Obviously 1939’s The Wizard of Oz casts an enormous shadow over any other entertainment (Wicked notwithstanding) that wants to present characters and/or stories that first sprang from L. Frank Baum’s fertile imagination. The Disney folks – who certainly have shown plenty of imagination over the years as well – are smart enough to avoid a scene-by-scene comparison (and potential legal issues with copyright claims): their Oz The Great and Powerful begins before the tale told in that MGM masterpiece.
They do know how to pay homage, however: In an opening that’s clearly a nod to the sepia-tinted start of that earlier film we meet Oscar “Oz” Diggs (James Franco), a 1905 carnival con-man who wishes he was more like the inspiring Harry Houdini and Thomas Edison instead of the self-involved Casanova of the Kansas plains he actually is. When he’s not going after married women, or making life difficult for his assistant (Zach Braff), he’s pining for a lovely lady (Michelle Williams) who somehow sees more good in Diggs than he (or we) can.
Diggs is whisked via hot-air balloon to Oz by a tornado after narrowly escaping the husband of one of his many conquests. Of course, once he’s in Oz we’re treated to the kind of mind-blowing color that only modern technology can provide (though today’s computer-enhanced palette still can’t capture the vibrant warmth of classic Technicolor). Diggs goes along with the misconception that he’s a wizard whose arrival heralds a bright and shining new era. We meet the three witches who’ll shape the future of the Midwestern humbug and Oz: Theodora (Mila Kunis), whose initial crush on Diggs will lead to wide-ranging consequences later; Evanora (Rachel Weisz), her sister and the current custodian of the Emerald City and its seat of power; and Glinda (Williams), who as anyone who’s followed Oz through books or other means knows is the “good” witch.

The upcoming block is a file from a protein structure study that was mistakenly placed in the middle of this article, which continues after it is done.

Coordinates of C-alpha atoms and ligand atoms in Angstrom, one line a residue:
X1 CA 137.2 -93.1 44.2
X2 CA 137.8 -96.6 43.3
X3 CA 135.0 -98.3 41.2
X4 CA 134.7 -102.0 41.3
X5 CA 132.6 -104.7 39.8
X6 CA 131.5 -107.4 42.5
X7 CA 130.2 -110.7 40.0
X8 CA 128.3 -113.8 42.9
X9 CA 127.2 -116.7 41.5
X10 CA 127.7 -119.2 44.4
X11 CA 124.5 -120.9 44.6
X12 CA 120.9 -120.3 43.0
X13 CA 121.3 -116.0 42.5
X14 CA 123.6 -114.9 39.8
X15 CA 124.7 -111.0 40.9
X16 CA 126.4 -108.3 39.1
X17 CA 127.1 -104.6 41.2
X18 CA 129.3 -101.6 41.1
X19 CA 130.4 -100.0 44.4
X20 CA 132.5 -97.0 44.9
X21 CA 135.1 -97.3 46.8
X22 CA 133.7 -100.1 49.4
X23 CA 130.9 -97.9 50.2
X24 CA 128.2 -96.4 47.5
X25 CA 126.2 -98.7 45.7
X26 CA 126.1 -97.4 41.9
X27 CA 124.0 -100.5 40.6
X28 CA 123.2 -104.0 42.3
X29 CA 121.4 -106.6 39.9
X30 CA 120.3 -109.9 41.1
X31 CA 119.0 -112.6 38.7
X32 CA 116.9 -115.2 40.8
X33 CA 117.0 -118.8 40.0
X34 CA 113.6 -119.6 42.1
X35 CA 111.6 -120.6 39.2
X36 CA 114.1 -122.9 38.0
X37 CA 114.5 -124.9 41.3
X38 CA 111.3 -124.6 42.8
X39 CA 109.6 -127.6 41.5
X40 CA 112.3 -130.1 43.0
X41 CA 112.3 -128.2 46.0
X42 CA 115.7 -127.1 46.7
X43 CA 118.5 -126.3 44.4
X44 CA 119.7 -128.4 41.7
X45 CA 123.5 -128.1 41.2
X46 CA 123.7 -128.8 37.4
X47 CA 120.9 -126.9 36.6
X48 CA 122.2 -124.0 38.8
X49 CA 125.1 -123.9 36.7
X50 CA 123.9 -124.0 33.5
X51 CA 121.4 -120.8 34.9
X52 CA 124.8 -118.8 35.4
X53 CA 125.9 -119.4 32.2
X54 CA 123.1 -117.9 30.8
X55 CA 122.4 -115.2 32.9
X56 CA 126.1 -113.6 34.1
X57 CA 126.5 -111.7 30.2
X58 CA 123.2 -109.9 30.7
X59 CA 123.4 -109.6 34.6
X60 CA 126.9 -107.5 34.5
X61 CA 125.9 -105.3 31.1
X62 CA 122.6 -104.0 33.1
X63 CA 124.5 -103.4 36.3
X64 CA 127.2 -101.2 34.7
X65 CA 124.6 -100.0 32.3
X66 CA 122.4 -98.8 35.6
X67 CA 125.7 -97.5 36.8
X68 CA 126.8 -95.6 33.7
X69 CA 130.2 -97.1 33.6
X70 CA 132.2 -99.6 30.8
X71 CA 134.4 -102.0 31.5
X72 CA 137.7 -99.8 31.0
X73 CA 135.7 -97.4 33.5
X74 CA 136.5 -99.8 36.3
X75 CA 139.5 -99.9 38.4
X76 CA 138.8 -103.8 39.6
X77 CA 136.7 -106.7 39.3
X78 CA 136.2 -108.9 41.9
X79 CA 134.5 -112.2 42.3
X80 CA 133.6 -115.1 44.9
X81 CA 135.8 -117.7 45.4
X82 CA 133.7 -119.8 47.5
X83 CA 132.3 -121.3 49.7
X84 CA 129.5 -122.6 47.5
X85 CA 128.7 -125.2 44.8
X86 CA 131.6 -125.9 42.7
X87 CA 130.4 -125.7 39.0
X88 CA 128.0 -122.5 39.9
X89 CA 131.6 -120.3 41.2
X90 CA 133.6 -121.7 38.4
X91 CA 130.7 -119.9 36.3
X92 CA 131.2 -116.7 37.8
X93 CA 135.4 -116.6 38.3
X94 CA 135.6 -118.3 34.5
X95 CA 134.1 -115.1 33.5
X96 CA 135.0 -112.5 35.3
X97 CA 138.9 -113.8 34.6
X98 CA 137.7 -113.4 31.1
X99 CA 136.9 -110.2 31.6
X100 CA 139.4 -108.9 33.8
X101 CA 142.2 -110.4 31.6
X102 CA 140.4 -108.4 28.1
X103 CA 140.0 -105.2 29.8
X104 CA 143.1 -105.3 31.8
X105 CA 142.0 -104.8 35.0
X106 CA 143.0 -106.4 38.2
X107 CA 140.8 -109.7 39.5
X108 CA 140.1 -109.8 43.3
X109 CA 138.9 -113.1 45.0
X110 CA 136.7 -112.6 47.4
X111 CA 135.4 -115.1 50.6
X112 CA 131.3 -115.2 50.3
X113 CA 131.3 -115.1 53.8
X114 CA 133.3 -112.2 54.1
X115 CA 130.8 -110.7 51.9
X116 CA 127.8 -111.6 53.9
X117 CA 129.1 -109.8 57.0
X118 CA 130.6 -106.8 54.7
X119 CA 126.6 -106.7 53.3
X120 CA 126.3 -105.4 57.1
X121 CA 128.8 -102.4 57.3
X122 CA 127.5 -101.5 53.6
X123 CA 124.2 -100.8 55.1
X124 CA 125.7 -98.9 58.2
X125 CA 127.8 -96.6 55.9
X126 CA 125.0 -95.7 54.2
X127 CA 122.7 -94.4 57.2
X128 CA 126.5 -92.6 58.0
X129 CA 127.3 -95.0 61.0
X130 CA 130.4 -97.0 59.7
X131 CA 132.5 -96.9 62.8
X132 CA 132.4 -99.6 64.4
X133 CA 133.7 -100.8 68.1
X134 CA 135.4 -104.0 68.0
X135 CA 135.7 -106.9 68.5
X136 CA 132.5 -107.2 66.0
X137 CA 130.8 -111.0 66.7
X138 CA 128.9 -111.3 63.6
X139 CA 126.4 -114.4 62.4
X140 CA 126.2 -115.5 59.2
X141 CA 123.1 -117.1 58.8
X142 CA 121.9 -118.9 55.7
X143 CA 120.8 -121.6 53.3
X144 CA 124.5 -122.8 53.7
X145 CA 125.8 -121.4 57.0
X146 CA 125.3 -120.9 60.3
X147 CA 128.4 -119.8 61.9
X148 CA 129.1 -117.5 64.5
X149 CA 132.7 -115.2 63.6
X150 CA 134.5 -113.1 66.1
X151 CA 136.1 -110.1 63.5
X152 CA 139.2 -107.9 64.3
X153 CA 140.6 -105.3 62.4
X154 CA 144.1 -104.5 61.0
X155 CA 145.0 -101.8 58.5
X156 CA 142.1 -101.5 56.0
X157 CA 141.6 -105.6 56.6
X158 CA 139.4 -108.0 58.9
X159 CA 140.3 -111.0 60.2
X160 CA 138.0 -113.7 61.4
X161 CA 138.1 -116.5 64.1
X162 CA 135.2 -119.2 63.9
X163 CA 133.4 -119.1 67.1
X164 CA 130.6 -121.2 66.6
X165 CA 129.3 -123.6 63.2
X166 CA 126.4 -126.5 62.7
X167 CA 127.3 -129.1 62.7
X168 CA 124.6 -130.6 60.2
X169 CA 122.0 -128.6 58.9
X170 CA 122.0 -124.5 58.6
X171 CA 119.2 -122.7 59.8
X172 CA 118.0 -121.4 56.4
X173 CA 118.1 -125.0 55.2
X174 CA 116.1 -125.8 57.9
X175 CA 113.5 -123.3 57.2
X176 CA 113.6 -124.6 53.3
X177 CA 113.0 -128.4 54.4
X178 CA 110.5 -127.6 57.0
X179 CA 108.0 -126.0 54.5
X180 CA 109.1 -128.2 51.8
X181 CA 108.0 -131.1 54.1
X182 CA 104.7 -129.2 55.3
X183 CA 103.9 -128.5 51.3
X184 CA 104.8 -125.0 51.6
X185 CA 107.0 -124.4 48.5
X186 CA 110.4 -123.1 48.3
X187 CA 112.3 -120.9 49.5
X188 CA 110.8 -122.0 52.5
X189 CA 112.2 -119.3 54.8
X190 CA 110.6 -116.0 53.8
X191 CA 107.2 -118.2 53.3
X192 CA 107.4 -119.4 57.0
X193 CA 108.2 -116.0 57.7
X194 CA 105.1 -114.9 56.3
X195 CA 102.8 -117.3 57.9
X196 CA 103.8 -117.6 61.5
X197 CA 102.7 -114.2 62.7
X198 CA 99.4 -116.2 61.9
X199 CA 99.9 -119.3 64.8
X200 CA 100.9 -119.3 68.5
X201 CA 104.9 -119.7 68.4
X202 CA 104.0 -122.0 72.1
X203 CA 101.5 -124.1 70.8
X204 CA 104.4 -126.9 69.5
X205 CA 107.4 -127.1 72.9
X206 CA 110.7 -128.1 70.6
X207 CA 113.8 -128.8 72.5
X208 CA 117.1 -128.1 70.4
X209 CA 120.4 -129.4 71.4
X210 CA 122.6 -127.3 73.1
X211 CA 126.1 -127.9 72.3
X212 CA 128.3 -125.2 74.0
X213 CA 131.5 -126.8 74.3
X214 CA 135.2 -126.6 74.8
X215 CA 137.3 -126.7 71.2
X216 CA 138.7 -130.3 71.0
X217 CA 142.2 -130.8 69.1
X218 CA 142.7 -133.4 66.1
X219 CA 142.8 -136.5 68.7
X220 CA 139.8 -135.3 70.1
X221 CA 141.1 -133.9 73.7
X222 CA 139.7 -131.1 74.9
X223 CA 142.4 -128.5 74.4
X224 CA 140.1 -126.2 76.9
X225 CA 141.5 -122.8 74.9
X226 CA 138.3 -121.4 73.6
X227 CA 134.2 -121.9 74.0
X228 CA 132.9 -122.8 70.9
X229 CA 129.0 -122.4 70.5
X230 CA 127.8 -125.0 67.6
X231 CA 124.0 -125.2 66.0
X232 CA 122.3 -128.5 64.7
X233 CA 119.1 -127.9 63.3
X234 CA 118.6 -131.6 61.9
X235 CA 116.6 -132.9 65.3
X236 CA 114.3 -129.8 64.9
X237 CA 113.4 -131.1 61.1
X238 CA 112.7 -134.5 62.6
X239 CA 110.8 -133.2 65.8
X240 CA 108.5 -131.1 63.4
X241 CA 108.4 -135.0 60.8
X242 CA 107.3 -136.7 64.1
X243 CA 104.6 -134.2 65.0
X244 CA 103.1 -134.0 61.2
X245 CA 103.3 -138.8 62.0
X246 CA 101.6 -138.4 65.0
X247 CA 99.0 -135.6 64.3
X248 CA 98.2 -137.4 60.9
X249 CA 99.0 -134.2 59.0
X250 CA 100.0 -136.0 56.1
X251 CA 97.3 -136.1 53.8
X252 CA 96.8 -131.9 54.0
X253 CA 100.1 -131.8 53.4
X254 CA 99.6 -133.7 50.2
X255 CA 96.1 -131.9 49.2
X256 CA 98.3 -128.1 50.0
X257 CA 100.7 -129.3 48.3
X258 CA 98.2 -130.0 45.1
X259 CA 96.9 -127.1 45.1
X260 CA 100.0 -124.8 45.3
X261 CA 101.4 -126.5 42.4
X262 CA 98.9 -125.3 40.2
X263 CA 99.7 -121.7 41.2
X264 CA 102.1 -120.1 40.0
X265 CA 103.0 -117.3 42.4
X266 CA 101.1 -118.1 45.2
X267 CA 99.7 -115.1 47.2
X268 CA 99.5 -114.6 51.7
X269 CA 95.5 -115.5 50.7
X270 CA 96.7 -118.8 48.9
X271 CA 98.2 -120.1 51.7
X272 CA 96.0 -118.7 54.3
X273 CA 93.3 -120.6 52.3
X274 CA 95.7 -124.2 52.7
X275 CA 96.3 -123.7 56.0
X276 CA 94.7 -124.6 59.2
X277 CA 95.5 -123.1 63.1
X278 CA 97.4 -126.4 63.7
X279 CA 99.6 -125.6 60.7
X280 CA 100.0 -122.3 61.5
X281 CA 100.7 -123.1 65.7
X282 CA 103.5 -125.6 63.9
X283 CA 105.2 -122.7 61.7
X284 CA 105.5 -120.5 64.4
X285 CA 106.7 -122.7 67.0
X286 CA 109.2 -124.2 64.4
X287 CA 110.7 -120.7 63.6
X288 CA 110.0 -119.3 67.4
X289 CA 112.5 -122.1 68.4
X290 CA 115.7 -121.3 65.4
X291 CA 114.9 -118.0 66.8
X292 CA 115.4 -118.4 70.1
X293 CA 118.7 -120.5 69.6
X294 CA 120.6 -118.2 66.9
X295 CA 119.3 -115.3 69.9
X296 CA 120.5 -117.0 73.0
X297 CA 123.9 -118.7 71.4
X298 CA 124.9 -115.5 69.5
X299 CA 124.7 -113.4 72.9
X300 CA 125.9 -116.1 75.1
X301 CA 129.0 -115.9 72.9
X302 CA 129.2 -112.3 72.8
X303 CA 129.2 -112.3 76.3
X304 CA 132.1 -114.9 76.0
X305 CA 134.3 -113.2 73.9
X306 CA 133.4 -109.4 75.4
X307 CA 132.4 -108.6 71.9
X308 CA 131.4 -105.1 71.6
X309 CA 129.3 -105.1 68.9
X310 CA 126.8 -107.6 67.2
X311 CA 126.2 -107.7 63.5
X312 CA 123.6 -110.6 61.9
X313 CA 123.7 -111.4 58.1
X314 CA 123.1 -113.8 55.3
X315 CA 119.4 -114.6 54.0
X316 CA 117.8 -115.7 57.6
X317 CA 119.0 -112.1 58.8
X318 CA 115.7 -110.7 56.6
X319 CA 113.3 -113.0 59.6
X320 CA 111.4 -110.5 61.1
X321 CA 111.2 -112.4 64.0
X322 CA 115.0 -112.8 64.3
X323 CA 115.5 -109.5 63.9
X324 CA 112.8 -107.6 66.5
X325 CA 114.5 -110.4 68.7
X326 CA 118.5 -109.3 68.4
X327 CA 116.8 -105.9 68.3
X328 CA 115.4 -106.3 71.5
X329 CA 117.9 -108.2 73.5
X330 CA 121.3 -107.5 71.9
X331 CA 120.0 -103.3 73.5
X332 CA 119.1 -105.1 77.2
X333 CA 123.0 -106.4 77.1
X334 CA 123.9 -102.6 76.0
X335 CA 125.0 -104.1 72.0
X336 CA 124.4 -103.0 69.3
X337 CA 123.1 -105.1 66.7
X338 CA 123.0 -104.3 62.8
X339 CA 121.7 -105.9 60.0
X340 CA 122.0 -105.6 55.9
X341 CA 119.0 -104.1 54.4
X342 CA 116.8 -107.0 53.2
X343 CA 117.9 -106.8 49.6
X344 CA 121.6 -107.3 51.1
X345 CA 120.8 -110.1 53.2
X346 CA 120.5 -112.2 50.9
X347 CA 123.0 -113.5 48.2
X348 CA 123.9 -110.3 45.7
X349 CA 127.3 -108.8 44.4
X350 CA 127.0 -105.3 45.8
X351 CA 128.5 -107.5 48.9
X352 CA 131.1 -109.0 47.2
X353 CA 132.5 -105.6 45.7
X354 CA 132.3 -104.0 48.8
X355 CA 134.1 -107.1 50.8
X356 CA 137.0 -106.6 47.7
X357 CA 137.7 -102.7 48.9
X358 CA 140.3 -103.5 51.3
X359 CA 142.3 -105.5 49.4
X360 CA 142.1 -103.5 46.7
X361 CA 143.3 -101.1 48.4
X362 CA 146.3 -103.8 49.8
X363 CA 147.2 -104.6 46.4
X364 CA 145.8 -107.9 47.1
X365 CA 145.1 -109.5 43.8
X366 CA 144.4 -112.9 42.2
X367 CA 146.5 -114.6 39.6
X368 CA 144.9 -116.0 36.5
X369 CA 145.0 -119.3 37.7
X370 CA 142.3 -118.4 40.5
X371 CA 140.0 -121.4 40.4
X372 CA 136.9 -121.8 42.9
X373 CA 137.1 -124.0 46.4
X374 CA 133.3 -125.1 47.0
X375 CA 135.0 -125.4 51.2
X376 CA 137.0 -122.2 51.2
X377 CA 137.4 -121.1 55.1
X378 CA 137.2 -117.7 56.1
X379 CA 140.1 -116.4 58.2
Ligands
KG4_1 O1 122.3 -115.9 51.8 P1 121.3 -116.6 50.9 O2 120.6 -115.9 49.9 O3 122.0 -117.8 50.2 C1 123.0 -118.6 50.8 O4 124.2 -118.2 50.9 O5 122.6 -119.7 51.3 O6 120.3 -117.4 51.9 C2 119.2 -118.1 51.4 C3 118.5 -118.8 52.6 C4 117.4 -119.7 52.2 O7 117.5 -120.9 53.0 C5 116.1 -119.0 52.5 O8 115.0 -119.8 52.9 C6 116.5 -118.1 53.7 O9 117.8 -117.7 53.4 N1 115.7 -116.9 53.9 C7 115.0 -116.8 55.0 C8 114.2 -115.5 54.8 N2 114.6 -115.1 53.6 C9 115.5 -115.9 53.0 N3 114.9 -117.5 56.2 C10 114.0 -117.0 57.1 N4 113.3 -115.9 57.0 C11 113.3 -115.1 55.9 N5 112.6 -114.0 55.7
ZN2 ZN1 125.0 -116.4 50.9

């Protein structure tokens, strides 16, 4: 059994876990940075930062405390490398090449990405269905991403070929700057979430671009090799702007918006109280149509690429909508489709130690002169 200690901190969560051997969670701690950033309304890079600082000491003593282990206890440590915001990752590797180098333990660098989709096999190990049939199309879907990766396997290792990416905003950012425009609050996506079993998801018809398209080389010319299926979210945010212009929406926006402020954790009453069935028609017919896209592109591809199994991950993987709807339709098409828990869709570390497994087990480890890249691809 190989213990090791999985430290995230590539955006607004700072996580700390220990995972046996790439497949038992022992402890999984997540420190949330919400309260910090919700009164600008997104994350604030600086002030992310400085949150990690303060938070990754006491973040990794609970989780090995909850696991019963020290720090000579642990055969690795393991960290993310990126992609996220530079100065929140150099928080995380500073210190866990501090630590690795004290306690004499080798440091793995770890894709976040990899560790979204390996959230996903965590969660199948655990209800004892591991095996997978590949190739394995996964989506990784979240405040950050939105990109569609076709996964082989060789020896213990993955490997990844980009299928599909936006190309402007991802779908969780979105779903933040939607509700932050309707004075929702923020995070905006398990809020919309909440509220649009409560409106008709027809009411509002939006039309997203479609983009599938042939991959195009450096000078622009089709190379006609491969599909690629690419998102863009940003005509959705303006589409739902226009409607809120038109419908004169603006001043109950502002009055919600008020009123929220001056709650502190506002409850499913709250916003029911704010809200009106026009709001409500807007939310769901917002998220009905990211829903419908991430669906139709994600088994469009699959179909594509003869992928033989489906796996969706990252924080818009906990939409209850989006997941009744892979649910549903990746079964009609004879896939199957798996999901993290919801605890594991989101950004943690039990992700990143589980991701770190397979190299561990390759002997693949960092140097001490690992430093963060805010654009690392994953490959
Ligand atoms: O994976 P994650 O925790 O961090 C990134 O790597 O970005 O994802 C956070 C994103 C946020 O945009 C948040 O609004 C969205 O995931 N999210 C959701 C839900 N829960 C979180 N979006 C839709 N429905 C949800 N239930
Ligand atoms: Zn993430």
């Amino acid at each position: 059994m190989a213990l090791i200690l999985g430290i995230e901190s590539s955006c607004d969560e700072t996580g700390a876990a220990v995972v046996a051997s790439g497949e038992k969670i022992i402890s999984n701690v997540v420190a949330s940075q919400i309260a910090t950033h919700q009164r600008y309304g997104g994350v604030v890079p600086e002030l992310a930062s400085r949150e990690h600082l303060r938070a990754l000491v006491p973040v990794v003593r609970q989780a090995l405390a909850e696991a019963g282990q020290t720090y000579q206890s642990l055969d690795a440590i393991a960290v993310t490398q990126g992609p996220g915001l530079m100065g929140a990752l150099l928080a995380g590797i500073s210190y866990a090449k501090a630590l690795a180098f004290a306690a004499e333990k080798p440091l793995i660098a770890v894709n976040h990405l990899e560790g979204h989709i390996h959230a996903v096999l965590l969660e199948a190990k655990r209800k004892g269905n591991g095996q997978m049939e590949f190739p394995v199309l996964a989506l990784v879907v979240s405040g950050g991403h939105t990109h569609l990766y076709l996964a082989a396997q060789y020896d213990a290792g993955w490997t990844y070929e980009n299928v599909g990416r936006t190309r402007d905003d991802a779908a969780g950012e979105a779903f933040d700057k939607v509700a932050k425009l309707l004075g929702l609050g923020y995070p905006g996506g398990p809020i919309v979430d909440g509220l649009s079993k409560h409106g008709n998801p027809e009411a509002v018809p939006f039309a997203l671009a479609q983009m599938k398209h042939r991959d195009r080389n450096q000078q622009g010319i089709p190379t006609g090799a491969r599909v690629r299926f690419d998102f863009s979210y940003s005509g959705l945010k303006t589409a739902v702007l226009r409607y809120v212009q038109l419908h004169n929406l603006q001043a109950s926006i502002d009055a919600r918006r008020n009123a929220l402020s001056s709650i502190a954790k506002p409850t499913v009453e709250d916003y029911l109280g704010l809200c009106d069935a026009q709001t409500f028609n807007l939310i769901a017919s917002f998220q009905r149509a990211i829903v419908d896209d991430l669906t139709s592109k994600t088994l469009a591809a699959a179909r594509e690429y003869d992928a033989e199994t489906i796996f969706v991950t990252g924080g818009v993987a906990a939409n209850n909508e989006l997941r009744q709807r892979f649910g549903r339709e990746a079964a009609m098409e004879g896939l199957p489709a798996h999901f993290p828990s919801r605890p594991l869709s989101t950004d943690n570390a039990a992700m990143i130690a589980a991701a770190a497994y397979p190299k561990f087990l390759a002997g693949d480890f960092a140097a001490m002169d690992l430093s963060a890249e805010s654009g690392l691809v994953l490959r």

Director Sam (Spider-Man) Raimi, screenwriters Mitchell Kapner (The Whole Nine Yards and Days of Wrath) and David Lindsay-Abaire (Rabbit Hole and the upcoming adaptation of The Family Fang starring Nicole Kidman) and their colleagues certainly know how to honor what’s come before – Look! There’s more than one Horse of a Different Color in that field beside the Yellow Brick Road! – while providing some new twists to the tale. But that newness – and the unshakable urban-cool veneer Franco (Milk, Shadows and Lies) seems to carry into just about every role of his career so far – can be jarring at times, as when Diggs in very un-1905-guy-from-Kansas manner tells some Munchkins to “Take five.” Huh? With no apologies to Mel Brooks I was wondering if he’d say “Smoke if you got ’em” next.
In addition to the nagging feeling that Franco is never quite comfortable in (or right for) this Oz there’s the boringly predictable installation of cute-sidekicks-with-a-conscience Finley the winged monkey (voiced by Braff) and China Girl (voiced by Joey King). Yes, they’re adorable, but they’re stock characters even with good vocal work from Braff and King. Kunis, Weisz and Williams, along with supporting players Tony Cox (Bad Santa) and Bill Cobbs (The Hudsucker Proxy), fare better in terms of what they get to say and do.
Cinematographer Peter Deming, Visual Effects Supervisor Scott Stokdyk and a host of other creatives – the costume designs of Gary Jones and Michael Kutsche as well as the special makeup effects of Greg Nicotero and Howard Berger deserve mention – certainly make Oz The Great and Powerful look like a supposedly $325 million film ought to look, particularly through some RealD 3D glasses. But a story that leans heavily on an uncomfortable-looking Franco and some hackneyed sidekicks makes this film a mixed bag of tricks that ultimately falls short of true movie magic.
Oz The Great and Powerful (www.disney.com/ozthegreat) opens nationally in wide release today (March 8). For locations and show times in the greater Nashville area check the websites of Regal Cinemas (www.regmovies.com), Carmike Cinemas (www.carmike.com) and Malco Theatres (www.malco.com). Rated PG for sequences of action and scary images as well as brief mild language, 127 min. Directed by Sam Raimi; written by Mitchell Kapner and David Lindsay-Abaire, based on a story by Kapner based on the works of L. Frank Baum. Starring James Franco, Michelle Williams, Rachel Weisz, Mila Kunis, Zach Braff, Tony Cox, Joey King and Bill Cobbs.
*Images (including photos by Merie Weismiller Wallace) courtesy Walt Disney Pictures.